Over the years, as a poetry workshop coordinator, I have noticed that the first hurdle to overcome is “finding the poem.”  “What am I going to write about?”  That is the question that comes up at least a few times in every beginning workshop.  And it is, of course, one of the easiest to answer, because poems, waiting to be written, are everywhere.

If you are anything like me, you notice people.  You notice them in stores, on streets, in restaurants, seated beside you on the subway or standing in front of you in line in the supermarket.  You may notice what they are wearing or hear snippets of what they are saying, or you may, as I often do, notice their expressions.  An example of that was one night my husband and I were having dinner in a restaurant.  A few tables away, directly in my line of sight, was a young couple.  I noticed, immediately, that their eyes were sad, their expressions heavy and uncomfortable.  Before long, I noticed that the young woman was crying.  The young man seemed on the edge of anger.  They were both wearing wedding rings.  I thought about them long after we left the restaurant, and on into the next day.  That afternoon, intruding into their lives through my imagination, I found the following poem.


breathing consciously

sucking the air

like beached fish

night sounds are shadows

that brush past our senses

in this familiar place

there is the alien throb

of something unspoken

the scaly feel

of promises broken

and truths twisted by time

dissected by inches

owning our separate

side of the bed

we wait stiffly

for sleep our thoughts

creeping through doors

we had vowed never to open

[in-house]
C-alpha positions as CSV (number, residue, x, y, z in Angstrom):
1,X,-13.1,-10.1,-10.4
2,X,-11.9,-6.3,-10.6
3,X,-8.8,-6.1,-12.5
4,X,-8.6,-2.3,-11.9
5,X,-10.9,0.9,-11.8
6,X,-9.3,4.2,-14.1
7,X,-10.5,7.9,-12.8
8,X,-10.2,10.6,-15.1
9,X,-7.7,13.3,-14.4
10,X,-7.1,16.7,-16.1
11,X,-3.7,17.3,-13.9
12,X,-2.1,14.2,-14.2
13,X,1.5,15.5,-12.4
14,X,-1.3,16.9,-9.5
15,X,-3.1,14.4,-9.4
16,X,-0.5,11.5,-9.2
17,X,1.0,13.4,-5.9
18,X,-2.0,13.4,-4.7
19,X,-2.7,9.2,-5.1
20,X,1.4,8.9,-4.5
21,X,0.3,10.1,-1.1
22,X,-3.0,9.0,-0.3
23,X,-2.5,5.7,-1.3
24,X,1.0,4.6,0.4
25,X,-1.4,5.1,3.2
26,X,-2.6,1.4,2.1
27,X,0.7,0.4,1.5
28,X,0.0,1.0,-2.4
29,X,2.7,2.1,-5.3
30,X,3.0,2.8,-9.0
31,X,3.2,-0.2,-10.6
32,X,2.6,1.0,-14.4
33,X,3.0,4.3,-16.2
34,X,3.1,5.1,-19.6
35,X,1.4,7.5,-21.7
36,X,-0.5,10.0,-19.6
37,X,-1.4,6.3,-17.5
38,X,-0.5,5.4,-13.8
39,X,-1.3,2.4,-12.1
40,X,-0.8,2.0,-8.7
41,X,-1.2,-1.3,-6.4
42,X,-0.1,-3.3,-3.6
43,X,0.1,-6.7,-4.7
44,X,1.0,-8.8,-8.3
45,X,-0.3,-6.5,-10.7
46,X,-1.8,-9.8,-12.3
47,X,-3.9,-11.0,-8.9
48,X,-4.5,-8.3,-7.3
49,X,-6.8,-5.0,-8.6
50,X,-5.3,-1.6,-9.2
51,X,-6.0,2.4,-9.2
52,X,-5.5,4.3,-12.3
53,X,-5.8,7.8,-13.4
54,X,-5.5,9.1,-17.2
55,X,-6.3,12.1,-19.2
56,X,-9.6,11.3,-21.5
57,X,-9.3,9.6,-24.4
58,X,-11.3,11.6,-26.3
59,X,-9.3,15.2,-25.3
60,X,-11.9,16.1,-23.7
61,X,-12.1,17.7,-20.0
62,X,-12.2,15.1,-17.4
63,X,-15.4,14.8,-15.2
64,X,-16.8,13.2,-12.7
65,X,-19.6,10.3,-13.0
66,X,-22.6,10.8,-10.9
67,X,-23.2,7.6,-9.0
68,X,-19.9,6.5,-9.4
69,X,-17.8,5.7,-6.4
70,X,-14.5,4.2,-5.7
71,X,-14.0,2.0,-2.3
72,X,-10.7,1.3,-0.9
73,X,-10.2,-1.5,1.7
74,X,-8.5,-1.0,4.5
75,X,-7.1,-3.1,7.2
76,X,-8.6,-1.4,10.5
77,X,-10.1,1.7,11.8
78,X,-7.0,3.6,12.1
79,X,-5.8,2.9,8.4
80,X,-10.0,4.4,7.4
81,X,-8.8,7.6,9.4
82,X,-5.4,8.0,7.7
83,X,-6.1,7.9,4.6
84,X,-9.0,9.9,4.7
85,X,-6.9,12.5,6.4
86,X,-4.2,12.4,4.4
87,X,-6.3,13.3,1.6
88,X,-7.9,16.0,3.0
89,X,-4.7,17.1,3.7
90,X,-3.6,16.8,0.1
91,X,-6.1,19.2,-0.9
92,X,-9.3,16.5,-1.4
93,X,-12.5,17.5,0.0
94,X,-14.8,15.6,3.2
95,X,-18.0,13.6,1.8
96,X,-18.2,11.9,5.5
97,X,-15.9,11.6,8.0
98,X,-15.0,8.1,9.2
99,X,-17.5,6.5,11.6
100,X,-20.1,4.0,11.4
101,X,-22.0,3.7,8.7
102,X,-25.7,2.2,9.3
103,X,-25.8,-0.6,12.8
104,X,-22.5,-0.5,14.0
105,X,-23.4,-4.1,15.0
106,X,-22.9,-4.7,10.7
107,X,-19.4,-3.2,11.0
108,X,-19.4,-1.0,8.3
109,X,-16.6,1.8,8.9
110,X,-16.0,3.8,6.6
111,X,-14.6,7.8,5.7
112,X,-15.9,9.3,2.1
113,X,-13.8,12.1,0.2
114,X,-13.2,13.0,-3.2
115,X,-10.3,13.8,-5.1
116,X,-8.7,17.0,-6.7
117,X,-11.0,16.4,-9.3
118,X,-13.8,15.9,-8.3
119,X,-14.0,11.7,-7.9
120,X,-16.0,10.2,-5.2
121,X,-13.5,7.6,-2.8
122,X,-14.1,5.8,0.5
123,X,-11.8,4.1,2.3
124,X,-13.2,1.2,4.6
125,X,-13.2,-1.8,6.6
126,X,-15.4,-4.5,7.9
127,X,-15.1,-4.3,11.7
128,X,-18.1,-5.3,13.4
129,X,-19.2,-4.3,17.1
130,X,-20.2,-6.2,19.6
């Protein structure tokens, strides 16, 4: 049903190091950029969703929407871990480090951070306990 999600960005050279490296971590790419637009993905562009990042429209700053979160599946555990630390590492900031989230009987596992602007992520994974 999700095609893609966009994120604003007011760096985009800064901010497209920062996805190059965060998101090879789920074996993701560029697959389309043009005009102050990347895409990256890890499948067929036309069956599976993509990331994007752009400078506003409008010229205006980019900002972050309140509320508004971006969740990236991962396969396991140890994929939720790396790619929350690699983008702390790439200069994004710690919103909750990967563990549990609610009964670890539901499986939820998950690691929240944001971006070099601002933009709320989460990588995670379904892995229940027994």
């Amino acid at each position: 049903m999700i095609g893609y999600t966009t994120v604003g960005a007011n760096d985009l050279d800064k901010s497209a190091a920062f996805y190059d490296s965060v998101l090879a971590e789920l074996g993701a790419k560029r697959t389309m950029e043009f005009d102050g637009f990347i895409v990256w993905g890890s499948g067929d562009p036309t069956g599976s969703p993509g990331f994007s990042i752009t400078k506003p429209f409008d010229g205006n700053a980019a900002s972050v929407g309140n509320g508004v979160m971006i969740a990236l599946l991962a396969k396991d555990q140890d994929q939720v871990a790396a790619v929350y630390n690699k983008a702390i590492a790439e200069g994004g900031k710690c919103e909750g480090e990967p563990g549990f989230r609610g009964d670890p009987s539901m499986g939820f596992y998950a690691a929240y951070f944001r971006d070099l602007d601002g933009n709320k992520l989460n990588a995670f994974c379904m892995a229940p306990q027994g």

The truth is, of course, I had no way of knowing what was going on between those two young people, and so I took poetic license and assigned a story to them.  It had to do with love and loss, anger and frustration, and the poem committed itself to imagery, to relay those feelings.  The poet Miller Williams used to say that “the poem can lie its way to the truth.”  Because “the truth” is your truth, not necessarily the truth of who has inspired the poem.

I had a woman in a workshop I conducted at a local college, whose work was passionate and beautifully crafted and yet, I noticed she lacked a certain enthusiasm for the whole workshop experience.  And so, I decided to assign a topic for the whole class.  The topic was, “Why I Write Poetry.”  The following week I asked workshop participants if they would be willing to share their poems.  The “reluctant” woman raised her hand.  She read her poem, and the last line answered all my questions.  It was, “I write, because I have no gift for painting.”  She had turned to poetry having found no success in the world of visual art.

Another great place to look for your poem is in the world of the five senses.  Choose a color, and using imagery describe it for us.  What does it look like, feel like, taste like, smell like, sound like, and finally, how does it make you feel?

I did this poetry experience in a fifth-grade class.  One young girl seemed utterly perplexed and raised her hand to tell me she had no idea how to write a poem about a color.  I told her to try, to just think about it as if she were describing a color for someone who had never seen it before.  Unhappily, she set to work to write her poem.  I gave the children the chance to take their poems home and work on them and told them we would share them the next day in class.  To my utter surprise, when I asked who wanted to share their poem my reluctant young lady raised her hand.  I cannot recall the whole poem, but her last line set the entire class off on a new adventure in writing.  Her last line (which she told me before she read the poem, was probably wrong) was as follows: “Blue is the color of wonders.”  Wow!  What a great line and what, by the way, is wonder?  Wonder – was where we found our next poem.

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